The Solution

Creating an Incentive for the Adoption of a Synthetic Substitute

Recombinant Factor C (rFC) – a synthetic substitute for LAL – was developed by Dr. Ling Ding and Bow Ho of the National University of Singapore. Her process was subsequently licensed by Lonza, and their patent for rFC will remain in effect through May 2018. The upcoming expiration of patent protection in the U.S. provides an economic incentive for the widespread adoption by the pharmaceutical industry of the synthetic substitute to Horseshoe Crab blood. Currently, the only pharmaceutical company to use rFC in place of LAL in the manufacturing process of vaccines and injectable medical devices is Eli Lilly, which has replaced LAL in all but the final testing of selected products.

Dr. Ding’s research shows that the efficacy for rFC is in many ways better than that of LAL. As she explained to Revive & Restore Executive Director Ryan Phelan, when LAL is used, every component of the full cascade needs to be fully functional in order to allow the signal of an endotoxin to be successfully detected. The cascade constitutes the Factor C, Factor B, Proclotting enzyme, and Coagulogen. LAL suffers from batch-to-batch and seasonal variations in the efficacy of each element of the cascade. Furthermore, the presence of Factor G in LAL (if not deactivated or completely removed in LAL processing) can give rise to false positive detection of endotoxin. The problems with LAL have been well-documented in scientific journals and reports over the last 40 to 50 years.

But the manufacture and use of LAL is a huge industry. In 2016, it was estimated that approximately 70 million tests are performed annually for endotoxins using LAL. One of the critical factors limiting the adoption of rFC stems from the industry-wide reliance on LAL as the standard test for endotoxin detection for nearly 50 years. The pharmaceutical industry continues to see LAL testing as the gold standard for endotoxin detection despite several recent studies proving the efficacy of rFC is equal if not better than LAL. Because of the industry as a whole still doubts the efficacy of the synthetic substitute, it has been a challenge for rFC to gain significant market share.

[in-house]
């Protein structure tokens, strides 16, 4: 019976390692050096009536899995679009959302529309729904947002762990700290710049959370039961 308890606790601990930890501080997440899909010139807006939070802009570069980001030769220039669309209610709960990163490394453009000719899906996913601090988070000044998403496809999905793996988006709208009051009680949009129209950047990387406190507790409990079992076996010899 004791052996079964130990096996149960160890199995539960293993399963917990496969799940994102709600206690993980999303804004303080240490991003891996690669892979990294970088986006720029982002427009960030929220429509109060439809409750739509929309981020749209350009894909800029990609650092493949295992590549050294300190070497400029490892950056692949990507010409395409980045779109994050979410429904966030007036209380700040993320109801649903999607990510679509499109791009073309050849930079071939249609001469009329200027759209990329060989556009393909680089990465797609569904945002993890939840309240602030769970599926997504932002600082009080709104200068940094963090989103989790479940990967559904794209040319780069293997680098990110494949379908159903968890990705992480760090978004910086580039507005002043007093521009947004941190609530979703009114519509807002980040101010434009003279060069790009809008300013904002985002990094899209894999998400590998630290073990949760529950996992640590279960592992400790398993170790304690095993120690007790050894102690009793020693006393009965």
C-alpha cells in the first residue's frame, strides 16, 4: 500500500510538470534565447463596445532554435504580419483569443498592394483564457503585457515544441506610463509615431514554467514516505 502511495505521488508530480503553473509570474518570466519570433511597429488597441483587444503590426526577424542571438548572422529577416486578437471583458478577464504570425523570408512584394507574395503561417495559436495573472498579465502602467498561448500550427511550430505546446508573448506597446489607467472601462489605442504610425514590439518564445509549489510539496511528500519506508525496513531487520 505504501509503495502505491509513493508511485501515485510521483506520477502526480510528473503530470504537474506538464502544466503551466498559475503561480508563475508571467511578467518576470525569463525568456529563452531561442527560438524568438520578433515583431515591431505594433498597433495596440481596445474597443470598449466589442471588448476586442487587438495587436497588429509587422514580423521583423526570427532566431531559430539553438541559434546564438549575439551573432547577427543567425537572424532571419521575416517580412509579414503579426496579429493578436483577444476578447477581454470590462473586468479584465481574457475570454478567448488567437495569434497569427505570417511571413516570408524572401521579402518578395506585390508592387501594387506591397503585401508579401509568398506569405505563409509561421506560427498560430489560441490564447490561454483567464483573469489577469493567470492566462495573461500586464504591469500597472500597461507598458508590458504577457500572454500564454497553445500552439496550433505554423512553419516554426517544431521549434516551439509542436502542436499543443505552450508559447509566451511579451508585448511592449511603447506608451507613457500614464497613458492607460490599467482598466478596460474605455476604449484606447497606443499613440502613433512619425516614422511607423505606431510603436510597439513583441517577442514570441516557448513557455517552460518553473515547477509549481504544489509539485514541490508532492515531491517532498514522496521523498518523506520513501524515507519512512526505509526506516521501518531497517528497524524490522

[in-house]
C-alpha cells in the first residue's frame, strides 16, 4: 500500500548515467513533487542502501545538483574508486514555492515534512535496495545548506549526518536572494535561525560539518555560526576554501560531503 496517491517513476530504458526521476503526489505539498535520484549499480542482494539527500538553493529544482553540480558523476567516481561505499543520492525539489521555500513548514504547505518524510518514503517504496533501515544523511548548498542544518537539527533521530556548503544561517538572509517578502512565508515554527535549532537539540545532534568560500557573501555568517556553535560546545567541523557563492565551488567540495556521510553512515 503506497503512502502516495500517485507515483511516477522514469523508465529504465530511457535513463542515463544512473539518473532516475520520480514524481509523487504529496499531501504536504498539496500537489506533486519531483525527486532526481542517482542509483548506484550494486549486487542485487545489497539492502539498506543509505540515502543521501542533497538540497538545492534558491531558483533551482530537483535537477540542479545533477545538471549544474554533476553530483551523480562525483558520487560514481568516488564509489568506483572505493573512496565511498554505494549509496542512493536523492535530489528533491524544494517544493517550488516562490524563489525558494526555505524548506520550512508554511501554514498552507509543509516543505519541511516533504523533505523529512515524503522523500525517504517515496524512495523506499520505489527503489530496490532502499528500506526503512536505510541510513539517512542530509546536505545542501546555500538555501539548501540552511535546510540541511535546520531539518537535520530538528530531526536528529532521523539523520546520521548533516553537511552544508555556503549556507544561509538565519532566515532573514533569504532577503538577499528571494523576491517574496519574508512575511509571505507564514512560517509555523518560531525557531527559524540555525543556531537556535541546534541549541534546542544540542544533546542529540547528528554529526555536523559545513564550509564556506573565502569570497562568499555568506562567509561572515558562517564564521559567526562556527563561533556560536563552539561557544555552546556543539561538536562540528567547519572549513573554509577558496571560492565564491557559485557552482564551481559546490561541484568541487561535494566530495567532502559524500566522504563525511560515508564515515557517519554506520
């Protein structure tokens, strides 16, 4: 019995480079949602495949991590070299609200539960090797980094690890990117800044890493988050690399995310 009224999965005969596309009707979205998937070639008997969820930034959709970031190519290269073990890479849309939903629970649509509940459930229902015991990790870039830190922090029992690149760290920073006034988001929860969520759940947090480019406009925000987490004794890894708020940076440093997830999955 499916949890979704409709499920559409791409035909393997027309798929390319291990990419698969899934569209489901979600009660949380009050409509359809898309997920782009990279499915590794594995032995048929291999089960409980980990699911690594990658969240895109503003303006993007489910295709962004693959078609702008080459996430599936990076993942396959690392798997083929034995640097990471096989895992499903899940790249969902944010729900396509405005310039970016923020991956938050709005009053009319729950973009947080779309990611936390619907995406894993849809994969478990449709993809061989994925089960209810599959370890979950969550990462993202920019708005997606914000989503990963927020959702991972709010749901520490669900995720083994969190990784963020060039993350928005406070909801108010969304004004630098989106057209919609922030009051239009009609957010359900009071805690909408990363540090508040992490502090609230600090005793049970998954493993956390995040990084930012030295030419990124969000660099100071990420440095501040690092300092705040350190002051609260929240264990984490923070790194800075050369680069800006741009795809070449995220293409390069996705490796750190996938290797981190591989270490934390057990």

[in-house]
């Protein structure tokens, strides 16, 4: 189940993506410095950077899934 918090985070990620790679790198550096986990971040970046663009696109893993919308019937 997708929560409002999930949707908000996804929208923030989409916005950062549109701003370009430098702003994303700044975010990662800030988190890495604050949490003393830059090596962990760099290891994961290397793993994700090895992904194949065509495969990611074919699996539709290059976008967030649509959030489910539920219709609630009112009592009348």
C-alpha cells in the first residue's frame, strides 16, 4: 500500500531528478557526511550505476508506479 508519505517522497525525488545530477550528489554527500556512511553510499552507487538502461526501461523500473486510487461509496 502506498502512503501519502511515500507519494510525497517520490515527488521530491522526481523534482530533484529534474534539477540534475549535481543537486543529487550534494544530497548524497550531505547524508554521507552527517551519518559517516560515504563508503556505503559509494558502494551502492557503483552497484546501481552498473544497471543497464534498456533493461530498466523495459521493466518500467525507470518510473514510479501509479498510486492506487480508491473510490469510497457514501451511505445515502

Those study results suggest there should be growing interest in and conversion to a substitute that is off-patent, easy to manufacture, and that provides a consistent and more effective performance. However, the economic incentives to switch to the synthetic alternative have not been quantified, and any modeling will need to take into consideration the cost to drug manufacturers to “convert” from LAL to rFC. Since only Eli Lilly has done so, data on this approach has been difficult to acquire.

In keeping with our mission to protect endangered species using genomic technologies, Revive & Restore is focused on increasing the number of pharmaceutical companies that agree to transition from LAL to the synthetic alternative as a means of endotoxin testing. To do so we are examining the economics of rFC adoption and how the release of patent protections next year might affect the manufacturing costs for pharmaceutical companies that switch to rFC. We have heard that rFC is not hard or costly to produce. If more suppliers start manufacturing the substitute, its price should drop. We are also working with a law firm to explore the regulatory framework that has contributed to the slow and limited adoption of rFC.